If you're searching for a new home, whether it's across town or across the country, you should consider working with a buyer's agent. General listing agents represent the seller's interests, whereas a buyer's agent only works for you (as long as he or she is an Exclusive Buyer Agent or "EBA"). There are also buyer's agents who play dual roles for both seller and buyer. With all of that in mind, consider the following benefits of working with an EBA.
According to the National Association of Exclusive Buyer Agents, a buyer's agent is, broadly speaking, "a broker who is an agent for the buyer with fiduciary responsibilities to the buyer." The legal definition, as well as any regulations, may vary from state to state.
This fiduciary duty means that your agent is working for you exclusively and will focus only on your side of the transaction. In fact, this is often also true of the agency he or she works for, to avoid any potential conflict of interest.
An exclusive buyer's agent will keep your best interests at heart by:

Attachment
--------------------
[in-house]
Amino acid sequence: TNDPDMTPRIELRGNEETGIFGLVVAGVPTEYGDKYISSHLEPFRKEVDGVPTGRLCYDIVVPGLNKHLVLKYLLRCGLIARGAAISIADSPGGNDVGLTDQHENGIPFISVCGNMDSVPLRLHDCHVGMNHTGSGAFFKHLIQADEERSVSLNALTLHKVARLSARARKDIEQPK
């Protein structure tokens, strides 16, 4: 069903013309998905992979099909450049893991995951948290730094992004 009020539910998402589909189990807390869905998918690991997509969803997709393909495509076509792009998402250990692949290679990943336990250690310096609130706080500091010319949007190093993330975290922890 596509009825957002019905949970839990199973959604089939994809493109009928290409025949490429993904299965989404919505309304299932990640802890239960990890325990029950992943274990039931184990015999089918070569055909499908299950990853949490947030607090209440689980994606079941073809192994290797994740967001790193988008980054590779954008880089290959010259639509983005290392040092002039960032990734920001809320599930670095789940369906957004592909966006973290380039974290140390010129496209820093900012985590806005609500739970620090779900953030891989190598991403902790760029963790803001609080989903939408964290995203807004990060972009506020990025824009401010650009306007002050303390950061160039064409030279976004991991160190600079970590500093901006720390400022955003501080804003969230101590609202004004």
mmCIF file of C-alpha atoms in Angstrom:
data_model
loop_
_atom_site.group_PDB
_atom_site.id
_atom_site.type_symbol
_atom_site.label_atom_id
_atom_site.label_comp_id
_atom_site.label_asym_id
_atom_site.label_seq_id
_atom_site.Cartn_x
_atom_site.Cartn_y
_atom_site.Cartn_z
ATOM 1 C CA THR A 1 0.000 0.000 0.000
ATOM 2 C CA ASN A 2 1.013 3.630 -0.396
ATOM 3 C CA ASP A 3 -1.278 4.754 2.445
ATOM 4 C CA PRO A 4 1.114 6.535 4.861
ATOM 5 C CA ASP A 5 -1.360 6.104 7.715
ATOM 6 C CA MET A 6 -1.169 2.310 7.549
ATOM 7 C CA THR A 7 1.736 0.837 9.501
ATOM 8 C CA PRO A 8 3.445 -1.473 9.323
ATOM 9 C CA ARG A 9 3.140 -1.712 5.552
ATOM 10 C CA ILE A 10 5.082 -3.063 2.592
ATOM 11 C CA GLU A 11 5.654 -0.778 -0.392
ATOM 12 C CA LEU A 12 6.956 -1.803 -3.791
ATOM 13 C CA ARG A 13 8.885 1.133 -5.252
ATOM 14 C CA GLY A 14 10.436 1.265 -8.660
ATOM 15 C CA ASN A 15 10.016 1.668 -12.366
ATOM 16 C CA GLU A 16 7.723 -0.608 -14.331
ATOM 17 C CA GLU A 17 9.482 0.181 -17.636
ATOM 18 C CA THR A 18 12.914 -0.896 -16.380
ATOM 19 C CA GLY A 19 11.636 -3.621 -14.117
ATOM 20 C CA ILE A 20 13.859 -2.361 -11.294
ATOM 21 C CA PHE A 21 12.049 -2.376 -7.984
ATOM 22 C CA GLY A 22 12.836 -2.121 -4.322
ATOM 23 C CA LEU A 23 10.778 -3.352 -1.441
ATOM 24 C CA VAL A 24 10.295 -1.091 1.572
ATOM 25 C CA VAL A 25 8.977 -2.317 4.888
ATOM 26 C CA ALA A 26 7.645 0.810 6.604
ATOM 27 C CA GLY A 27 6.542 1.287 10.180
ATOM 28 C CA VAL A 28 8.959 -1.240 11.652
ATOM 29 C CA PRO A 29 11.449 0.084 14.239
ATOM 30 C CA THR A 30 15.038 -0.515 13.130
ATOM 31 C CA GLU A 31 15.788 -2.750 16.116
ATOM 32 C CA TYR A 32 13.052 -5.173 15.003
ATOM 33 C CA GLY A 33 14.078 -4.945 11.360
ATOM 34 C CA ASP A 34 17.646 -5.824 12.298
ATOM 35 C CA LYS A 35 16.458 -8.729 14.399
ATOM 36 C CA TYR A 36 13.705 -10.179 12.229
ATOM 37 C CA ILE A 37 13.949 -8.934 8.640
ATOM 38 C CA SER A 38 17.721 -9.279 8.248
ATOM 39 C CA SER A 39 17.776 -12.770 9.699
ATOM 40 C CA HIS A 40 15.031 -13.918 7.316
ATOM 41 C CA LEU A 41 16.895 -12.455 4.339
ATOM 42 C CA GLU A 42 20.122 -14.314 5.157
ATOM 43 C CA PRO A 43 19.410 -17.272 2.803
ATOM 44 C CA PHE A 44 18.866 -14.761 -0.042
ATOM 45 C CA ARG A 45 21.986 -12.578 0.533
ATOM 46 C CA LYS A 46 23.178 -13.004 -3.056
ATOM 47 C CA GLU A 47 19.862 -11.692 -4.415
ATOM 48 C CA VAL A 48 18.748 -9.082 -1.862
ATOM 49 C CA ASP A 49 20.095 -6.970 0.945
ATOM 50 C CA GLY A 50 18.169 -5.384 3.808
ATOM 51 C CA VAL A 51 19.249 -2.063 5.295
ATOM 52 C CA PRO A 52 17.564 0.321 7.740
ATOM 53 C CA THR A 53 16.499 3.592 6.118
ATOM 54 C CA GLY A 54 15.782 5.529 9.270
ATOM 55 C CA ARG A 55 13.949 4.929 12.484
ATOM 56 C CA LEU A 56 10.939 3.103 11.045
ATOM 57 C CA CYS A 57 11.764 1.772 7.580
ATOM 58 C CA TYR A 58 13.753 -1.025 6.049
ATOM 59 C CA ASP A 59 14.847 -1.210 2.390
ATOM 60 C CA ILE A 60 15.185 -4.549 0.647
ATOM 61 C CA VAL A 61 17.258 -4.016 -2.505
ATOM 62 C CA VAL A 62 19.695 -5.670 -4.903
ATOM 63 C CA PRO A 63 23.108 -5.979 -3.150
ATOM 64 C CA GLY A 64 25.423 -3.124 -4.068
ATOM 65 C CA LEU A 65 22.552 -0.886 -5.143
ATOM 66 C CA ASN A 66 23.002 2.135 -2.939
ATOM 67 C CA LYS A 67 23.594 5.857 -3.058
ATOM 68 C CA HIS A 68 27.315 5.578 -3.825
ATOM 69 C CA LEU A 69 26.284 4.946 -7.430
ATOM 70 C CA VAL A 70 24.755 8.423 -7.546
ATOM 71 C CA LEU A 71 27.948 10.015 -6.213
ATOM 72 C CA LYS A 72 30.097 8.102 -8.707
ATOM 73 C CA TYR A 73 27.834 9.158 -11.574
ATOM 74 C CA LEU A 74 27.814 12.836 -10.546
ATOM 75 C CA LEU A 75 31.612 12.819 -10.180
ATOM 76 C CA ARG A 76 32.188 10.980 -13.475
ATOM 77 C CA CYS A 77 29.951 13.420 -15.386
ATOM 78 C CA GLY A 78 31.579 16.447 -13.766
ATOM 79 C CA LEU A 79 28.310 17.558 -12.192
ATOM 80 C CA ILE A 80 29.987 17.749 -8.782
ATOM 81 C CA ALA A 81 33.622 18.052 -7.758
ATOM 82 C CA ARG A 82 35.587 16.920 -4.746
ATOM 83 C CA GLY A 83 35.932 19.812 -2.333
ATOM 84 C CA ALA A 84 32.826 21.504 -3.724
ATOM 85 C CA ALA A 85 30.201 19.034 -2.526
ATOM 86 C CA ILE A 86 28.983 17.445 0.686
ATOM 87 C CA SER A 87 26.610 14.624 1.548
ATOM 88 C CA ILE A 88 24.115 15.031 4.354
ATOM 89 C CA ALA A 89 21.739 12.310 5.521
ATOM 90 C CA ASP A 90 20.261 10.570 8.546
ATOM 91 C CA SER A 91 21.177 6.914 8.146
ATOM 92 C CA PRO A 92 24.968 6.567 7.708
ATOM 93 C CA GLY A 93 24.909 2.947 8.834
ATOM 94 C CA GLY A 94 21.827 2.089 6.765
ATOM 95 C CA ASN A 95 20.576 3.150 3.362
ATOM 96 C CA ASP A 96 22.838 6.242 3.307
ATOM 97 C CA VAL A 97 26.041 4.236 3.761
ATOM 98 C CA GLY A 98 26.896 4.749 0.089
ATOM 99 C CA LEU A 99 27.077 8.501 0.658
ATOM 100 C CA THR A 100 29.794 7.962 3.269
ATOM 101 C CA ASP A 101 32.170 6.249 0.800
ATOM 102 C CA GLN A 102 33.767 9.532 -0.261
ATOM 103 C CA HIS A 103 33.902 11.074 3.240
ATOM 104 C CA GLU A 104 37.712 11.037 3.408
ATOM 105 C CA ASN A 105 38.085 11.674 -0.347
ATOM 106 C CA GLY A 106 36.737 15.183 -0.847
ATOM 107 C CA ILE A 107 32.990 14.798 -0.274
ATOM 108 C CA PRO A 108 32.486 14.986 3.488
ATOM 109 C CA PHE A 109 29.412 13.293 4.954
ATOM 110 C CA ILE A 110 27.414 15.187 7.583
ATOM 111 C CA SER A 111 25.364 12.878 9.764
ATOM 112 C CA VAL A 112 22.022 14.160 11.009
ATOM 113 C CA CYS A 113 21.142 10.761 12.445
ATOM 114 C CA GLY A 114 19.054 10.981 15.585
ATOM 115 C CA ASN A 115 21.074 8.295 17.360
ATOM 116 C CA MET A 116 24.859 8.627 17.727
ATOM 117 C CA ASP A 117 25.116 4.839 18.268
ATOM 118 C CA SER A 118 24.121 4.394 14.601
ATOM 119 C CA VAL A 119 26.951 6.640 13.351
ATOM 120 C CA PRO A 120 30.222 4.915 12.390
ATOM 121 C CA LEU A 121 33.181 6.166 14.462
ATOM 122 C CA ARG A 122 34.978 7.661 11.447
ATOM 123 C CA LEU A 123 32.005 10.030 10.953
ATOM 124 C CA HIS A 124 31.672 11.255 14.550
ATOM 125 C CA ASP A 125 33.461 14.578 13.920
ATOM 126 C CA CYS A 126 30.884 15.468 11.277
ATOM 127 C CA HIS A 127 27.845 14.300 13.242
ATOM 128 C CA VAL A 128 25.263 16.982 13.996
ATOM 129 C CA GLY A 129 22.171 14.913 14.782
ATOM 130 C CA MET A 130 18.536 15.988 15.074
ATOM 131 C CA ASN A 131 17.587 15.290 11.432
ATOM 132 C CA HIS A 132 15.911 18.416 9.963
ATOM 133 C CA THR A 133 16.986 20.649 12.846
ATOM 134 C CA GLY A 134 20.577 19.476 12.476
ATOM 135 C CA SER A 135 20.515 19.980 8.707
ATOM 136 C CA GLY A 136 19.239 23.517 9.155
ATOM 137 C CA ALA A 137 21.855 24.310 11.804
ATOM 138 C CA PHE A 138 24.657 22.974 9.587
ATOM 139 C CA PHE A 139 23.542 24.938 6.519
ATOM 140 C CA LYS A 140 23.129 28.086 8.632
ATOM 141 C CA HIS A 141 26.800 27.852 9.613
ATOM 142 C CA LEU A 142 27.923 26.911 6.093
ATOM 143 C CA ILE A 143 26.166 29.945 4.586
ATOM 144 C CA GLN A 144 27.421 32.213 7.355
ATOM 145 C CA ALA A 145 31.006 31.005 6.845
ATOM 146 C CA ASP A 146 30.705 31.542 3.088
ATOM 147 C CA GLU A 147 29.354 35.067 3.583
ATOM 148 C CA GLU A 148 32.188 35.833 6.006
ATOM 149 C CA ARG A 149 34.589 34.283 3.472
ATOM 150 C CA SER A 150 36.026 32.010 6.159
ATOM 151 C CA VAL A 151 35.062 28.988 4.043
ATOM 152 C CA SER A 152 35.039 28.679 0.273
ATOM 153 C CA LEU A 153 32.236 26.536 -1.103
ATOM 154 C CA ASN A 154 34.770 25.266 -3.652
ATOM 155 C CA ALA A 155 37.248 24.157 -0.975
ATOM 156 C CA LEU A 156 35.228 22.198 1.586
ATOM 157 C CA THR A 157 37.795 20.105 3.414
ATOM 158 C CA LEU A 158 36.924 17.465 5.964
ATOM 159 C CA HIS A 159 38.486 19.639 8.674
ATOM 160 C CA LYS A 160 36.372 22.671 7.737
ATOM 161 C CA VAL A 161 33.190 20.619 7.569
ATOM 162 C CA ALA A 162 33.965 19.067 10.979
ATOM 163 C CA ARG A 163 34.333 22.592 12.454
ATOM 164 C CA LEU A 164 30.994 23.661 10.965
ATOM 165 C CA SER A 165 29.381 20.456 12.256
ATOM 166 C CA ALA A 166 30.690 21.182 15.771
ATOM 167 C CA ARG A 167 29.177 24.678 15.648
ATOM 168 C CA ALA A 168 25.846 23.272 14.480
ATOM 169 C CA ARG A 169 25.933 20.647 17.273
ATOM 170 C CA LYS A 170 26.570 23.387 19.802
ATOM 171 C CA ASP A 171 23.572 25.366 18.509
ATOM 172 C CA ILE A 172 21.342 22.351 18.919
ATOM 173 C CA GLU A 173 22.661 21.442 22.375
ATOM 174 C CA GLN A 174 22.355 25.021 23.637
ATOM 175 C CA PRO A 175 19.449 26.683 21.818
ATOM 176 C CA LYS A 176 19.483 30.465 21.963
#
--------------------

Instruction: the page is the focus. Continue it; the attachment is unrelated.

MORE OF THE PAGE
- Negotiating contract terms on your behalf, such as contingencies and concessions
- Informing you of how many days a property has actually been on the market or whether it's been "reintroduced" several times
- Presenting you with a wide range of homes to consider, based on your needs and preferences
Familiarity with The Market
If you're planning to move out of state, working with a buyer's agent who knows your target market is another plus. He or she will schedule time with you to discuss what you're looking for and find listings tailored to your needs, expectations and budget. This can save you a lot of legwork and hassle in searching for homes in an area you're not familiar with.
Additionally, although the Internet has made it easy to do most of the house hunting on your own, any listings you find online may be outdated. A buyer's agent will have the most up-to-date information at his or her fingertips.
Fee Paid via The Seller's Commission
There is no upfront cost to you for an EBA's service, though it's not accurate to say that it's completely free of charge. The fee is typically paid out of the real estate commission, which gets factored into the sales price and is shared with the listing agent. Finally, exclusive buyer's agents have no allegiance to any one listing or group of listings, so they can work cooperatively with all selling agents in a given area to offer you as wide a selection as possible. They will also have access to professional contacts, such as home inspectors, and can help negotiate a contract on your behalf (though they should recommend that you contact an attorney for any specific legal advice).
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